In the early part of the 20th Century, the Liberals dominated Scottish politics. That history is still important to the party today, with Scotland providing half of Liberal/Lib Dem leaders – all thoroughly decent people – over the last 61 years. Then the Tories tended to hold sway, often tussling with Labour but finally biting the dust at the end of the 50s. Then it was Labour’s turn for two generations, or just over 50 years. For my money, which isn’t that much admittedly, that all ended in 2010, not 2011 or 2015.

I remember the UK general election 2010 in Falkirk very well. I’d expected to be fine, albeit with a reduced majority, but Labour expected some bad results across Scotland to go with those we knew would come in England. Strangely, this didn’t happen. Labour lost the election in England – not as badly as some had predicted, making a win in 2015 possible, we thought – but in Scotland the party did even better than at the previous election, taking the same number of seats and actually more votes. I remember the conflicting emotions on parade; the long faces of SNP supporters who’d expected a breakthrough after their party’s 2007 Scottish Parliament success, and the surprised but jubilant faces of Labour folk who couldn’t quite understand why no breakthrough had some for the SNP.

I think now that there was simply a lag in time; Scots mainly hated the notion of a Tory government so much that they were prepared to put their faith in Labour one more time in the hope we might just cross the line. When it turned out Labour hadn’t crossed that line, in spite of the fulsome support of Scots, Scots saw Labour as losers who couldn’t protect them from the Tories after all. I could feel this this effect on the streets in Falkirk almost as soon as the election was over. It was then only a matter of waiting until the Scottish parliamentary election the following year. The rout which followed in the 2015 general election was a foregone conclusion, albeit its scale was even larger than anyone could have predicted.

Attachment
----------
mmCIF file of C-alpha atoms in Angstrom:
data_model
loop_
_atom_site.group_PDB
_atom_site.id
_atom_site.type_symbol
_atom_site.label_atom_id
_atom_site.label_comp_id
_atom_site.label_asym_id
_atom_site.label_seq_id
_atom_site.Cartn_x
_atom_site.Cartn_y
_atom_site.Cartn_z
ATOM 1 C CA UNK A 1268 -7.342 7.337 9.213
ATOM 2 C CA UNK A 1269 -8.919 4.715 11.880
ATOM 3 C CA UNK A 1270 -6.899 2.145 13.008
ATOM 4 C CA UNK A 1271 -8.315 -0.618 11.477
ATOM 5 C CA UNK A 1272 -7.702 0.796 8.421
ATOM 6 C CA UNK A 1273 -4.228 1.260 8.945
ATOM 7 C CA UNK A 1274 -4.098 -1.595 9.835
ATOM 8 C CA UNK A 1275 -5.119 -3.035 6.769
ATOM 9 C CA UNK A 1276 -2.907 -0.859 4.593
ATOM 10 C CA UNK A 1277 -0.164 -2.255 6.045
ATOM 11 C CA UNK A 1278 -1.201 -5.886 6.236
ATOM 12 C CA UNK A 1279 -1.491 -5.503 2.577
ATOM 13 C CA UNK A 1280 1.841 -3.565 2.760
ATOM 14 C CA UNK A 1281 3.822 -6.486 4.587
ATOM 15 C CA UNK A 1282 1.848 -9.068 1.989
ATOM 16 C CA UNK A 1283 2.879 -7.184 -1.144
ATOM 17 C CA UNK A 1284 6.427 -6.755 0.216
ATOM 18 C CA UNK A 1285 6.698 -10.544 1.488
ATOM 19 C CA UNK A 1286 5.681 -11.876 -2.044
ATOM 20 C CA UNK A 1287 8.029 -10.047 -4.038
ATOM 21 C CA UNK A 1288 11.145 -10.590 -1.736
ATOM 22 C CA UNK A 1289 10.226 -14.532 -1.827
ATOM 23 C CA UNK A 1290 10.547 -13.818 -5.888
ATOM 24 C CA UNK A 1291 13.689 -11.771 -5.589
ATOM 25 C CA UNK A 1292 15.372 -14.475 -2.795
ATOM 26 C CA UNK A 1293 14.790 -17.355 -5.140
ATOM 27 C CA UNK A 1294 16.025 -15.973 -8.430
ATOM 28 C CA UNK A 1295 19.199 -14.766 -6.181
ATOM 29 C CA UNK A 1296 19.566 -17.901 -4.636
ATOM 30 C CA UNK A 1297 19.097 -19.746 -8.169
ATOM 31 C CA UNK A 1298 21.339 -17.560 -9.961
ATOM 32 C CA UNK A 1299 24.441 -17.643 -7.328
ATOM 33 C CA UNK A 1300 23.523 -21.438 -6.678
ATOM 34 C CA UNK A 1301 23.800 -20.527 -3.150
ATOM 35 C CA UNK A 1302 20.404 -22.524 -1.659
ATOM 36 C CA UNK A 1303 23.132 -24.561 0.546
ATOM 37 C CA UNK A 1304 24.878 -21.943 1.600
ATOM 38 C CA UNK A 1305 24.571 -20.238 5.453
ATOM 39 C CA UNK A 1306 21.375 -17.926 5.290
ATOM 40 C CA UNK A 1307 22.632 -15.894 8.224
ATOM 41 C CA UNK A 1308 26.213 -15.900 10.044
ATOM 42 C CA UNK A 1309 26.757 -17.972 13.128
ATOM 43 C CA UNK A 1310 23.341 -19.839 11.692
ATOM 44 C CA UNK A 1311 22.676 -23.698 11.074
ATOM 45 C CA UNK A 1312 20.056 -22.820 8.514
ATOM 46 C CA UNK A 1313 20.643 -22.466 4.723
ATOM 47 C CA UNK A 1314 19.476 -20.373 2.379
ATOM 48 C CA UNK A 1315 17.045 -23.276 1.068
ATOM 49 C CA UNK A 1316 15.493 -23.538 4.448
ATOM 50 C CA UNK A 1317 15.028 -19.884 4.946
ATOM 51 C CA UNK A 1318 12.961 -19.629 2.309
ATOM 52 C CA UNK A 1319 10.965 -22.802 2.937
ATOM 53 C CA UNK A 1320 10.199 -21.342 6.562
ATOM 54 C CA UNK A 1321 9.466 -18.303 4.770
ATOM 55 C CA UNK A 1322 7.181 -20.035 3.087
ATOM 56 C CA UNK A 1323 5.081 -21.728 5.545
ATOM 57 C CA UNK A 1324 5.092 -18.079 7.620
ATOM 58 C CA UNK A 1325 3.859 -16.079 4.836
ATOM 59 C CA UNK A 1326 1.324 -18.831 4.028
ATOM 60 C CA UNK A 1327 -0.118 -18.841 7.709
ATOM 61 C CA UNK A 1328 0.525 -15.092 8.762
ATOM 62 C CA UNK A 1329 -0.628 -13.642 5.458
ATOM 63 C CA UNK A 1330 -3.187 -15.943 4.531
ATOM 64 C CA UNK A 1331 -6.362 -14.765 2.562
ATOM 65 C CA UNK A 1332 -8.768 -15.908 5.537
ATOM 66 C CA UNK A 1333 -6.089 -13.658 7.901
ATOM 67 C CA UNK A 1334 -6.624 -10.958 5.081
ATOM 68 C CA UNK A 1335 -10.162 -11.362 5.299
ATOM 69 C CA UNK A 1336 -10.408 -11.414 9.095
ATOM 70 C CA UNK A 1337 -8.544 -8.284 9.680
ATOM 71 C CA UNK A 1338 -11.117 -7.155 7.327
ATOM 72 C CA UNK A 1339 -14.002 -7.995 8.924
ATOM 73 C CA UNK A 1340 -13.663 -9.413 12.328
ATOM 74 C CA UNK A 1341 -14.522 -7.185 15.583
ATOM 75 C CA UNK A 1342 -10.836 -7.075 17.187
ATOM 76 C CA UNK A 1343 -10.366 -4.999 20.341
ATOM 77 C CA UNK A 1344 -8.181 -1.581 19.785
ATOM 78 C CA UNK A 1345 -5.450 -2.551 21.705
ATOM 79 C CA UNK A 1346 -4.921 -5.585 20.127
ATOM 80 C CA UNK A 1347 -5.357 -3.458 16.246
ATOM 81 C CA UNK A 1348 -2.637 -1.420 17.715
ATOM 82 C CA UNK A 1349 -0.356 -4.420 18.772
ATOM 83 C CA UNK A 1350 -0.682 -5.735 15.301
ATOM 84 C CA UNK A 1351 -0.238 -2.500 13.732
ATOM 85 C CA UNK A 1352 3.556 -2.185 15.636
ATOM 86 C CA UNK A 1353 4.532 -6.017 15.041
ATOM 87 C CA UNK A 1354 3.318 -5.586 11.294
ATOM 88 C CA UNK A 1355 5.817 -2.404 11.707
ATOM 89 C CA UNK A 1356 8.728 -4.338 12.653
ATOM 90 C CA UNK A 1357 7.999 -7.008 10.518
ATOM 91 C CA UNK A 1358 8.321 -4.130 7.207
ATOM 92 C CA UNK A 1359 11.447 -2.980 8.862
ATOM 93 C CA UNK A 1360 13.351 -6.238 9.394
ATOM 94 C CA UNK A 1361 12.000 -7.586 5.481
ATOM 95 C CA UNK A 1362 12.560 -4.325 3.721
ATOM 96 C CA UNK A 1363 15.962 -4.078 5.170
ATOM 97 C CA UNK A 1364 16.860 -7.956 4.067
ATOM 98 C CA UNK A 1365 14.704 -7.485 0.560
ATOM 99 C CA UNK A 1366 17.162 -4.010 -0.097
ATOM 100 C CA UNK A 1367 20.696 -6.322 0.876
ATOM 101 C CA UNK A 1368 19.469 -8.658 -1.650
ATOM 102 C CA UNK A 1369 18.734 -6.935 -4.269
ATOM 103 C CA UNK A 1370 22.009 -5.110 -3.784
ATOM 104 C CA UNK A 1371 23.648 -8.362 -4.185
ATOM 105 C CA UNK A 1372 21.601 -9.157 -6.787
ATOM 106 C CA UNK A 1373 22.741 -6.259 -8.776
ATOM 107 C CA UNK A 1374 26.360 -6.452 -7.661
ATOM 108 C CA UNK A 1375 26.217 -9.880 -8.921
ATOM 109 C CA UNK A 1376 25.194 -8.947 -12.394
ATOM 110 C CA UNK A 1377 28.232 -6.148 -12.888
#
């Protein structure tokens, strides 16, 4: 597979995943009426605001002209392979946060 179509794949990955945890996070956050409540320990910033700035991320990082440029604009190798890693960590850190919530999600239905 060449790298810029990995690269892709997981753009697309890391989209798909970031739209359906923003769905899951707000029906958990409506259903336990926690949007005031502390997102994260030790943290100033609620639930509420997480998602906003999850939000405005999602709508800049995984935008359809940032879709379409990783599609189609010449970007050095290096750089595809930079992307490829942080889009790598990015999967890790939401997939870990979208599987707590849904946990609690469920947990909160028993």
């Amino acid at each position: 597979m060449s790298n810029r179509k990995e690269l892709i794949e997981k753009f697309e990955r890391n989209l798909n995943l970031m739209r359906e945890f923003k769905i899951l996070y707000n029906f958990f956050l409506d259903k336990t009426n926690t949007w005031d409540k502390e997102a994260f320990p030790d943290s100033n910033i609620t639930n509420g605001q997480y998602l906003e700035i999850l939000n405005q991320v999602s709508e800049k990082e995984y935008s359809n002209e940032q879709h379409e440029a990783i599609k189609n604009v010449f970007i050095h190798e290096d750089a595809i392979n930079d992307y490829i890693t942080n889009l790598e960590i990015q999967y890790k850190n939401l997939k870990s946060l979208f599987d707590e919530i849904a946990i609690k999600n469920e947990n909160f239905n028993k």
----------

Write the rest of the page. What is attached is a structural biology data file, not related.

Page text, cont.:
Meanwhile, what of England? Well, while Tony Blair Labour never relied on Scottish MPs for his majority, only in 1997 and 2001 did the the Tories poll less votes than Labour. By 2005 they were comfortably ahead again and at the last two elections the Tories have taken comfortably over 100 more English seats than Labour. Pollsters are telling us that this gap is likely to double to 200 next month, with the Tories taking perhaps 350 and Labour perhaps 150.

At present, there is only one Wales MP, and no Scotland or Northern Ireland ones, serving as a (junior) minister in a UK government department (129 ministers are from England). In other words, the UK has not a British government but an English one with imperatives which extend from electors the length and breadth of England only. And while there seems likely be a very modest resurgence in Tory fortunes in Scotland, this is irrelevant to the Tories’ game plan. That plan is to win huge in England and use that overwhelming, generational mandate from England’s voters to take Scotland, Wales and Northern Ireland on a journey to hard brexit and right wing economic policy.

The pundits are telling us it’s very likely that the Tories’ win in June will be of a similar order to Labour’s in 1997 and if so it seems reasonable to conclude that the Tory era ushered in in 2010 will last a generation. But this will be no ordinary generation. It will be one which forces all the countries of the UK to fit a right-wing, conservative mould made only in England; one which will shape political and civic life in the UK for perhaps the rest of the century. If Theresa May seems robot-like in pursuit of this, perhaps we can forgive her for that as human beings – she is indeed on the edge of becoming perceived by future historians as the most historically-significant UK prime minister since Churchill.

There is nothing Scots can do now but choose. For generations of 21st Century Scots, it will be either the English, right-wing Tory way or not. And if not it must be independence now; and the battle for what kind of non-Conservative Scotland Scots prefer, later.